Originally published on February 14, 2020 on The Hitchcock Project.
ENGLISH MEADOW, Calif. — Come spring, when the snow melts, this high mountain meadow near Truckee, Calif., will be covered in wildflowers. Bright orange-red flowers with clover-like heads will bob on the summer breeze amid green grasses. As the season unfurls, the meadows will spring up with yellow buttercups, purple larkspur, blue camas, white bistort and more.
Meadow wildflowers play an important role in the larger ecosystems of the Sierra Nevada.
“The flowers are a primary food source for insects, and insects are an important food source for bats and birds,” said Terri Rust with the Plumas Corp., a meadow restoration nonprofit based in Quincy, Calif.
Yet roughly half of the Sierra Nevada’s nearly 280,000 acres of meadow have been degraded or are at risk of becoming degraded, according to the Sierra Meadows Partnership, a nonprofit dedicated to preserving and restoring mountain meadows.
“Eventually, it impacts humans, because we don’t have enough pollinators to pollinate our food sources” due to pesticide use, habitat loss and other factors, Rust said. “Things in nature are so integrated.”
Because people have altered so many landscapes, mountain meadows offer an important refuge for many species.
“During summer months, montane meadows are considered the single most important habitat in the Sierra Nevada for birds,” according to Sierra Meadows Strategy, written by the Sierra Meadows Partnership.
The coalition of government, educational, private and nonprofit organizations has sketched out a framework for restoring 30,000 acres.
During spring and summer, the multicolored Sierra Nevada wildflowers rely on spongy meadow soils that hold the melted remains of mountain snowpack. Mountain meadows store that water, then during summer, slowly release it into nearby waterways, supplying drinking water for people and other creatures.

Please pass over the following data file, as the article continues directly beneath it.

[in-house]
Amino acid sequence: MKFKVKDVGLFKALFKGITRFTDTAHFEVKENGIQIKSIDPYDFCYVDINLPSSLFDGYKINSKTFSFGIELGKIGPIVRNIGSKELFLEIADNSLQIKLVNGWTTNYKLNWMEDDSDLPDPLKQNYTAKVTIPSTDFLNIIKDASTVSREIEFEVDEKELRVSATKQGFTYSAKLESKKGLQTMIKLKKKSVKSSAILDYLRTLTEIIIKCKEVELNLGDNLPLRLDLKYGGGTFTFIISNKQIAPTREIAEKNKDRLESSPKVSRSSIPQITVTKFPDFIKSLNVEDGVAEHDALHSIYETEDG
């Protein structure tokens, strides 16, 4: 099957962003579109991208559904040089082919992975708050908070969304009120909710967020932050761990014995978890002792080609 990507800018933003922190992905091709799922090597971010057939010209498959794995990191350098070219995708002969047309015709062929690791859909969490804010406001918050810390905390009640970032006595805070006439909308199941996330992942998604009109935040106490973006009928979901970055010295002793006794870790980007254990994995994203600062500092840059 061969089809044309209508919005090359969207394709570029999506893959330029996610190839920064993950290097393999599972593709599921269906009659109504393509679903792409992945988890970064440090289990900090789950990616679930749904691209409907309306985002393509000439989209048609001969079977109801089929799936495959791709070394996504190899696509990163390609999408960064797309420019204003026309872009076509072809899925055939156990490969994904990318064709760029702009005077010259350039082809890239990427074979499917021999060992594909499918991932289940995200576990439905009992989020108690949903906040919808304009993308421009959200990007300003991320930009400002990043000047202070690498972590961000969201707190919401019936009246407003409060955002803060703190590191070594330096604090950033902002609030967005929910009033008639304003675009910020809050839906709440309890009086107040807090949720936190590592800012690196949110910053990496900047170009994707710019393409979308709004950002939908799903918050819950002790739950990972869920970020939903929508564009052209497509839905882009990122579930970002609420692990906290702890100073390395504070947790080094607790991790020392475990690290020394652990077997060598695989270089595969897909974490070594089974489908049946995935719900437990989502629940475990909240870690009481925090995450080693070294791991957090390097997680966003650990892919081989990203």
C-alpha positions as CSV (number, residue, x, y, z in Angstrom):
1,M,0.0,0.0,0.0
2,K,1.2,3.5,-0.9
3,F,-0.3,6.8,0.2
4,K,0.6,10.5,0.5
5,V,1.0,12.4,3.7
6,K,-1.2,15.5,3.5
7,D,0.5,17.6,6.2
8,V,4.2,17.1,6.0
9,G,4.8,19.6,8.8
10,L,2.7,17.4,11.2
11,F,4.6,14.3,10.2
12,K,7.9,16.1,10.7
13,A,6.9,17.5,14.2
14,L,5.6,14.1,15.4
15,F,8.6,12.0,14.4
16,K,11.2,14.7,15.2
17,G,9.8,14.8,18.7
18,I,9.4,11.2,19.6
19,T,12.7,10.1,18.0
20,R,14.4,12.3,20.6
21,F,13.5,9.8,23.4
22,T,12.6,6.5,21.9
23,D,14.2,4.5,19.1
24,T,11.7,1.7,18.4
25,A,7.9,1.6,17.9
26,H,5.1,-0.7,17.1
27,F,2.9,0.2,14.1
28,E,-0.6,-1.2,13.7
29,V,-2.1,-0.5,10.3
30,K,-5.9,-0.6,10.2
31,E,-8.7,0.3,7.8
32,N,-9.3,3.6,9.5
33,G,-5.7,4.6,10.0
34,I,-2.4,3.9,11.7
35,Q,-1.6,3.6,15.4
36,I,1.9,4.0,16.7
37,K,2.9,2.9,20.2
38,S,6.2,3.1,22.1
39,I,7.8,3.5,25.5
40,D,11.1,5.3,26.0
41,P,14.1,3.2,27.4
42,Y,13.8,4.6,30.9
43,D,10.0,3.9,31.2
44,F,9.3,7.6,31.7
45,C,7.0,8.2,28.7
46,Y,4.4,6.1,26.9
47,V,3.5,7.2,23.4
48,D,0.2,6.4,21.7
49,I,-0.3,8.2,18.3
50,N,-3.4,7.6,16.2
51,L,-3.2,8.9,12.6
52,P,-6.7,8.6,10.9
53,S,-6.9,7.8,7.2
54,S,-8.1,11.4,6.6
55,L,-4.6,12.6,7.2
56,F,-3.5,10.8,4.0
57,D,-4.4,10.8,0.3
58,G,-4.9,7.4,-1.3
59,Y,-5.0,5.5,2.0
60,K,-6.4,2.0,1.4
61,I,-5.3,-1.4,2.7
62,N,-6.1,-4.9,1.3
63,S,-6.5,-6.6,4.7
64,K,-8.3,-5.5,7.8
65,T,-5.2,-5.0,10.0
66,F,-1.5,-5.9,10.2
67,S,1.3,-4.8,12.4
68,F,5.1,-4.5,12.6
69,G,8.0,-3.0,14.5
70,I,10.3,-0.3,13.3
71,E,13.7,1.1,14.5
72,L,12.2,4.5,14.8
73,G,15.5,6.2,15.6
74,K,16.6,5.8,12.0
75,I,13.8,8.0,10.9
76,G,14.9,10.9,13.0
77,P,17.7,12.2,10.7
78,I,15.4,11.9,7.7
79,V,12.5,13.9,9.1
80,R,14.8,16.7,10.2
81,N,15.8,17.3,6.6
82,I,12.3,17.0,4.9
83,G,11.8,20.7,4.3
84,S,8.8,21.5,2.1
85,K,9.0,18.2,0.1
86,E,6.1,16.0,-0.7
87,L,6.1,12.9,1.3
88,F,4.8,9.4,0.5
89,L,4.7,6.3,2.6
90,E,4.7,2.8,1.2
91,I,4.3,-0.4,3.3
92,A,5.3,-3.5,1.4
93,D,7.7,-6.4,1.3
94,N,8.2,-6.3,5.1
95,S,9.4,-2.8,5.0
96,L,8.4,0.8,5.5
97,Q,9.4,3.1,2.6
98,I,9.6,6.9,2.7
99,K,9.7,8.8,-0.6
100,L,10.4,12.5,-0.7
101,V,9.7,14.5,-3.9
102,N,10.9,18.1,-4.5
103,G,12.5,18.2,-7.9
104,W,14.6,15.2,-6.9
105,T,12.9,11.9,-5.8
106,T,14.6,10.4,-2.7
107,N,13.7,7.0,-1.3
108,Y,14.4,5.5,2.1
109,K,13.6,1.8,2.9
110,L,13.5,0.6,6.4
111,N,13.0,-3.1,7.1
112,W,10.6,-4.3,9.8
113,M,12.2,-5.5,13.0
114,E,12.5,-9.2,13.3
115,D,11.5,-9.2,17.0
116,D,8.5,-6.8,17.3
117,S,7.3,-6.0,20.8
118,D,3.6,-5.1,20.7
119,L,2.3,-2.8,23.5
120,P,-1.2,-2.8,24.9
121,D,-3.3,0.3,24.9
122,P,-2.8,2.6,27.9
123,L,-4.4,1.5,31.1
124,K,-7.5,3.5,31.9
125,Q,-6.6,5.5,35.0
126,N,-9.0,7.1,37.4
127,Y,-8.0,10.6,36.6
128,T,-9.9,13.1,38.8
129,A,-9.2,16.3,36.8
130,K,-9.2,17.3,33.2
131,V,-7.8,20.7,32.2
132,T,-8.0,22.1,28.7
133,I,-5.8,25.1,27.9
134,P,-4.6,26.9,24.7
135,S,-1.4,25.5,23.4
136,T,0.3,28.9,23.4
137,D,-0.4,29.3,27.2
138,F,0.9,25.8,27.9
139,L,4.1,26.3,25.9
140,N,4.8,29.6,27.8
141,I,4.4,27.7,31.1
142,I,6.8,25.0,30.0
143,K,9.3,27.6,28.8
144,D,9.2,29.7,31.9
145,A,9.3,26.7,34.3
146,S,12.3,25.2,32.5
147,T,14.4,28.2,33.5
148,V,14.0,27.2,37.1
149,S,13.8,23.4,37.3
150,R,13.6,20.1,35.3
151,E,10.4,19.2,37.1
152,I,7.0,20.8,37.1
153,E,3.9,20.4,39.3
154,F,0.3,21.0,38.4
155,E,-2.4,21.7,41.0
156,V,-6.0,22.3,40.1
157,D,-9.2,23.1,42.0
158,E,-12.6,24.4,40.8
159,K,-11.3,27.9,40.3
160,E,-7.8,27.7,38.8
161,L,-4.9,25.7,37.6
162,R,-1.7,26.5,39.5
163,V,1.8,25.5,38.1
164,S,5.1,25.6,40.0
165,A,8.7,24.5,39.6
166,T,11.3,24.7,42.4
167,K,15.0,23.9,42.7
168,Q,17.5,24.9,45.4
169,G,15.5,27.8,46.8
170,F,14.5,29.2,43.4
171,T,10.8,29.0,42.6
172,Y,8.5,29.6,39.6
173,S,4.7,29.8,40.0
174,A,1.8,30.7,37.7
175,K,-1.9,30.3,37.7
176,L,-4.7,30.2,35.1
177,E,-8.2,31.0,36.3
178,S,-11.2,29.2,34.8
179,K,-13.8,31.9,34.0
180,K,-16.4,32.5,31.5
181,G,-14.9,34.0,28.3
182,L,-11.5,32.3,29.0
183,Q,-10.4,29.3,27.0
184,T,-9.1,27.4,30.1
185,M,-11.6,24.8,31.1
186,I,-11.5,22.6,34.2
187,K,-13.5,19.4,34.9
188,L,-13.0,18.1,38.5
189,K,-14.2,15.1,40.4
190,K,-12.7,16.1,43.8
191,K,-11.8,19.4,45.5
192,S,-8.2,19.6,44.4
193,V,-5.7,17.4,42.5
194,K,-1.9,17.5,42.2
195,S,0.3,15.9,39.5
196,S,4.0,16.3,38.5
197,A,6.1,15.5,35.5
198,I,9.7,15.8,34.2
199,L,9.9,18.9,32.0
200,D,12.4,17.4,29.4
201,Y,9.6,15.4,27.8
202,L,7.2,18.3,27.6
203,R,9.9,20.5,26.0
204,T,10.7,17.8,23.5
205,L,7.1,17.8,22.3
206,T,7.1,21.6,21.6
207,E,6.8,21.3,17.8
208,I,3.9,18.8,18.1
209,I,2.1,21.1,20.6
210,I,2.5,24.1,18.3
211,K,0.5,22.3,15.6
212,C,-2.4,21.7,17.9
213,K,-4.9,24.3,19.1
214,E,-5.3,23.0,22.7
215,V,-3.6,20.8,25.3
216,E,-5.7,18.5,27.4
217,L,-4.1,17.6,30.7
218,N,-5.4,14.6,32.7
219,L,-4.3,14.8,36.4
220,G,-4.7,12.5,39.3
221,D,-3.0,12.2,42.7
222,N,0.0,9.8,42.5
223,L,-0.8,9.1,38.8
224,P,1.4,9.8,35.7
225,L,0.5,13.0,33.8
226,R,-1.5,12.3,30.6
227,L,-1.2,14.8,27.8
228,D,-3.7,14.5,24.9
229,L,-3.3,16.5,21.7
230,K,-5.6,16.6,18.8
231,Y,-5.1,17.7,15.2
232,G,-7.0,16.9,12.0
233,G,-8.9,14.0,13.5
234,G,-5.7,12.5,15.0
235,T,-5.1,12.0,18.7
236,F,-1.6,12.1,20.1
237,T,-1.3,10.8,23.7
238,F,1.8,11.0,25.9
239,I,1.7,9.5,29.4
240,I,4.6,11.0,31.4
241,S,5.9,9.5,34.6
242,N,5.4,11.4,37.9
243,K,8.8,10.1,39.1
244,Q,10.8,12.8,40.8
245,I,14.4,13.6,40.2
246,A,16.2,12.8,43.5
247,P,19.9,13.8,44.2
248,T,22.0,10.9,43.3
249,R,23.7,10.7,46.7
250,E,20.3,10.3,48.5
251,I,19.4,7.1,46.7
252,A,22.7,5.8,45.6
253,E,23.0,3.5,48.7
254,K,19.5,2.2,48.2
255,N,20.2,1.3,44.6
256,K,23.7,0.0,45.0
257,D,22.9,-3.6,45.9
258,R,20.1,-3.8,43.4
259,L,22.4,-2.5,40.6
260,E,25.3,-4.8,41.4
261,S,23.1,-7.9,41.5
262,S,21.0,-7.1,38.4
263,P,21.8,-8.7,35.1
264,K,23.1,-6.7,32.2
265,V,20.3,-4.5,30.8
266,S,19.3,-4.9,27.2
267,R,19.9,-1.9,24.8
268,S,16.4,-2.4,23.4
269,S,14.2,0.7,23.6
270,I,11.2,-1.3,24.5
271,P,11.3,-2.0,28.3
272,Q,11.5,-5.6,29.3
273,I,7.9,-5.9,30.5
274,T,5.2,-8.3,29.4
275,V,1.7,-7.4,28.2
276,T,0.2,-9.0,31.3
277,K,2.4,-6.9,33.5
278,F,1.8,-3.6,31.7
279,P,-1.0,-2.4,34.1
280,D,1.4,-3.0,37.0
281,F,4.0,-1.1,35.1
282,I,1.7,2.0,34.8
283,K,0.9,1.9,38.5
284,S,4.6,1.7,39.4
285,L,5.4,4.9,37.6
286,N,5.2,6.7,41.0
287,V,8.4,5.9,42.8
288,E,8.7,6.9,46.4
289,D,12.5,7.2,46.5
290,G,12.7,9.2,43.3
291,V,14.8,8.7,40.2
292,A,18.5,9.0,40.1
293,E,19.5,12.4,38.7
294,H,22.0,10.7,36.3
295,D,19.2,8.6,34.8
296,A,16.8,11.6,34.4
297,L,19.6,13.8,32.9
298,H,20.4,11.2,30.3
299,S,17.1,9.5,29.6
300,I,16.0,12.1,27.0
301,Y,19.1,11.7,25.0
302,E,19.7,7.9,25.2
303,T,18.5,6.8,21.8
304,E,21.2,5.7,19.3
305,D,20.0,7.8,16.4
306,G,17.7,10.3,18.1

In a healthy meadow, the water table often stays near the surface, where roots delve. But some Sierra Nevada meadows have dried out, in part because of human activity that has changed the shapes of riverbeds and floodplains, limiting the amount of water that seeps into meadows.
Meadow Wildflowers As Indicators
Meadow restoration projects include considerations of the meadows’ floral diversity, Rust said. When a meadow can support many types of flowers, that’s one sign of its ability to withstand environmental pressures.
Much of English Meadow has been degraded; some areas are rather dry, and forest plants have invaded the meadow area. Yet other areas remain quite wet. The Nevada Irrigation District, based in Grass Valley, has been studying English Meadow for three years in preparation for restoring it. Neysa King, NID’s environmental resources administrator, has found several species of wildflowers in brilliant shades of red, yellow and blue in the meadow and nearby woods.
The meadow is also home to a rare ecosystem.
“Sometimes, as with English Meadow, you find these really rich, special pockets that are called fens, or peat bog communities, where you have really unique species… and some very, very old plants,” King said. “English Meadow has a number of these pocket fen communities.”
Fens also are home to lichens, mosses and tiny, orchid-like flowers commonly called wintergreen.
Carpet Of Flowers Are Signs Of Success
Rust’s work takes her to meadows all along the northern Sierra Nevada, including long-time restoration work in Red Clover Valley, near Beckworth, Calif. Her excitement upon seeing summer’s floral bounty never flags.
“(The meadow) is a great example of how restoration can work,” Rust said. “These are niches in our mountains that are preserving things that we’ve lost elsewhere.”
Forest flowers offer surprising shapes, colors and textures. Of the snowplant and woodland pinedrop, King said, “I found these in the forested edges around the meadow, where the valley rises into the slopes of the watershed.”